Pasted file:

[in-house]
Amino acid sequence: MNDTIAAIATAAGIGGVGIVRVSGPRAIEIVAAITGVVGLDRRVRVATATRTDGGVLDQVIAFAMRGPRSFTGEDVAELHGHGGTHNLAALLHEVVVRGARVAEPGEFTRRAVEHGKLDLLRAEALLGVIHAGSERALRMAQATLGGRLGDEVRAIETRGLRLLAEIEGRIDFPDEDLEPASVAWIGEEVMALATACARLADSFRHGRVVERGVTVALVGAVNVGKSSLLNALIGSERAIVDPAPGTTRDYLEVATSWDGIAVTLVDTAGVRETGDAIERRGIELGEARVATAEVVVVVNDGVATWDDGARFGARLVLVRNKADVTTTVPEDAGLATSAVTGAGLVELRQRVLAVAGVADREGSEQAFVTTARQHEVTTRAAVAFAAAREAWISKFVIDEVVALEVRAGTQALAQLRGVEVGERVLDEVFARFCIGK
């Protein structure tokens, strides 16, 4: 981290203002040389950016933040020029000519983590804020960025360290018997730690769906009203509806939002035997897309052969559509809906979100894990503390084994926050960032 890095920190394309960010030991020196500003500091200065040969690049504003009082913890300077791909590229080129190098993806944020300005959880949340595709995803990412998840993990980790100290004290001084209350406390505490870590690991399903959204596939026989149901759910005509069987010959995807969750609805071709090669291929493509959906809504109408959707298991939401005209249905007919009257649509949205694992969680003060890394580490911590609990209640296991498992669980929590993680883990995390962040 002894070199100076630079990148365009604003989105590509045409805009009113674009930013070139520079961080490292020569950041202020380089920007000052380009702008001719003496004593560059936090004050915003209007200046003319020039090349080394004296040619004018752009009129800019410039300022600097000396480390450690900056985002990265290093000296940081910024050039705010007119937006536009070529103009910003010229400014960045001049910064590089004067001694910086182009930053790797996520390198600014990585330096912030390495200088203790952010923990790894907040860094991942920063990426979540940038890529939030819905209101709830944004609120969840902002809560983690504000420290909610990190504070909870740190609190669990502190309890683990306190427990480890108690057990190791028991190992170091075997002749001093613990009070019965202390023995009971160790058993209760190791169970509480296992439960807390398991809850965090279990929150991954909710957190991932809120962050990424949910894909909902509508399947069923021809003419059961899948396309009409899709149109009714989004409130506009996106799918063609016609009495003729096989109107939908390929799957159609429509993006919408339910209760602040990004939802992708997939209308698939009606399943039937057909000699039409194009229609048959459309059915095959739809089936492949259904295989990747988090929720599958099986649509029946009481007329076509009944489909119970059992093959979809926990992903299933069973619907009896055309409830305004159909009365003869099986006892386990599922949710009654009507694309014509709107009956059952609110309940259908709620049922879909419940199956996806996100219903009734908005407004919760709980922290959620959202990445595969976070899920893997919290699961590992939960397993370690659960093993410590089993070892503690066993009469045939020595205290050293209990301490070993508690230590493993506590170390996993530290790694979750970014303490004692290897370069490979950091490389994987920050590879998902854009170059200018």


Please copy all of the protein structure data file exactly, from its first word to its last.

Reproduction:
[in-house]
Amino acid sequence: MNDTIAAIATAAGIGGVGIVRVSGPRAIEIVAAITGVVGLDRRVRVATATRTDGGVLDQVIAFAMRGPRSFTGEDVAELHGHGGTHNLAALLHEVVVRGARVAEPGEFTRRAVEHGKLDLLRAEALLGVIHAGSERALRMAQATLGGRLGDEVRAIETRGLRLLAEIEGRIDFPDEDLEPASVAWIGEEVMALATACARLADSFRHGRVVERGVTVALVGAVNVGKSSLLNALIGSERAIVDPAPGTTRDYLEVATSWDGIAVTLVDTAGVRETGDAIERRGIELGEARVATAEVVVVVNDGVATWDDGARFGARLVLVRNKADVTTTVPEDAGLATSAVTGAGLVELRQRVLAVAGVADREGSEQAFVTTARQHEVTTRAAVAFAAAREAWISKFVIDEVVALEVRAGTQALAQLRGVEVGERVLDEVFARFCIGK
């Protein structure tokens, strides 16, 4: 981290203002040389950016933040020029000519983590804020960025360290018997730690769906009203509806939002035997897309052969559509809906979100894990503390084994926050960032 890095920190394309960010030991020196500003500091200065040969690049504003009082913890300077791909590229080129190098993806944020300005959880949340595709995803990412998840993990980790100290004290001084209350406390505490870590690991399903959204596939026989149901759910005509069987010959995807969750609805071709090669291929493509959906809504109408959707298991939401005209249905007919009257649509949205694992969680003060890394580490911590609990209640296991498992669980929590993680883990995390962040 002894070199100076630079990148365009604003989105590509045409805009009113674009930013070139520079961080490292020569950041202020380089920007000052380009702008001719003496004593560059936090004050915003209007200046003319020039090349080394004296040619004018752009009129800019410039300022600097000396480390450690900056985002990265290093000296940081910024050039705010007119937006536009070529103009910003010229400014960045001049910064590089004067001694910086182009930053790797996520390198600014990585330096912030390495200088203790952010923990790894907040860094991942920063990426979540940038890529939030819905209101709830944004609120969840902002809560983690504000420290909610990190504070909870740190609190669990502190309890683990306190427990480890108690057990190791028991190992170091075997002749001093613990009070019965202390023995009971160790058993209760190791169970509480296992439960807390398991809850965090279990929150991954909710957190991932809120962050990424949910894909909902509508399947069923021809003419059961899948396309009409899709149109009714989004409130506009996106799918063609016609009495003729096989109107939908390929799957159609429509993006919408339910209760602040990004939802992708997939209308698939009606399943039937057909000699039409194009229609048959459309059915095959739809089936492949259904295989990747988090929720599958099986649509029946009481007329076509009944489909119970059992093959979809926990992903299933069973619907009896055309409830305004159909009365003869099986006892386990599922949710009654009507694309014509709107009956059952609110309940259908709620049922879909419940199956996806996100219903009734908005407004919760709980922290959620959202990445595969976070899920893997919290699961590992939960397993370690659960093993410590089993070892503690066993009469045939020595205290050293209990301490070993508690230590493993506590170390996993530290790694979750970014303490004692290897370069490979950091490389994987920050590879998902854009170059200018």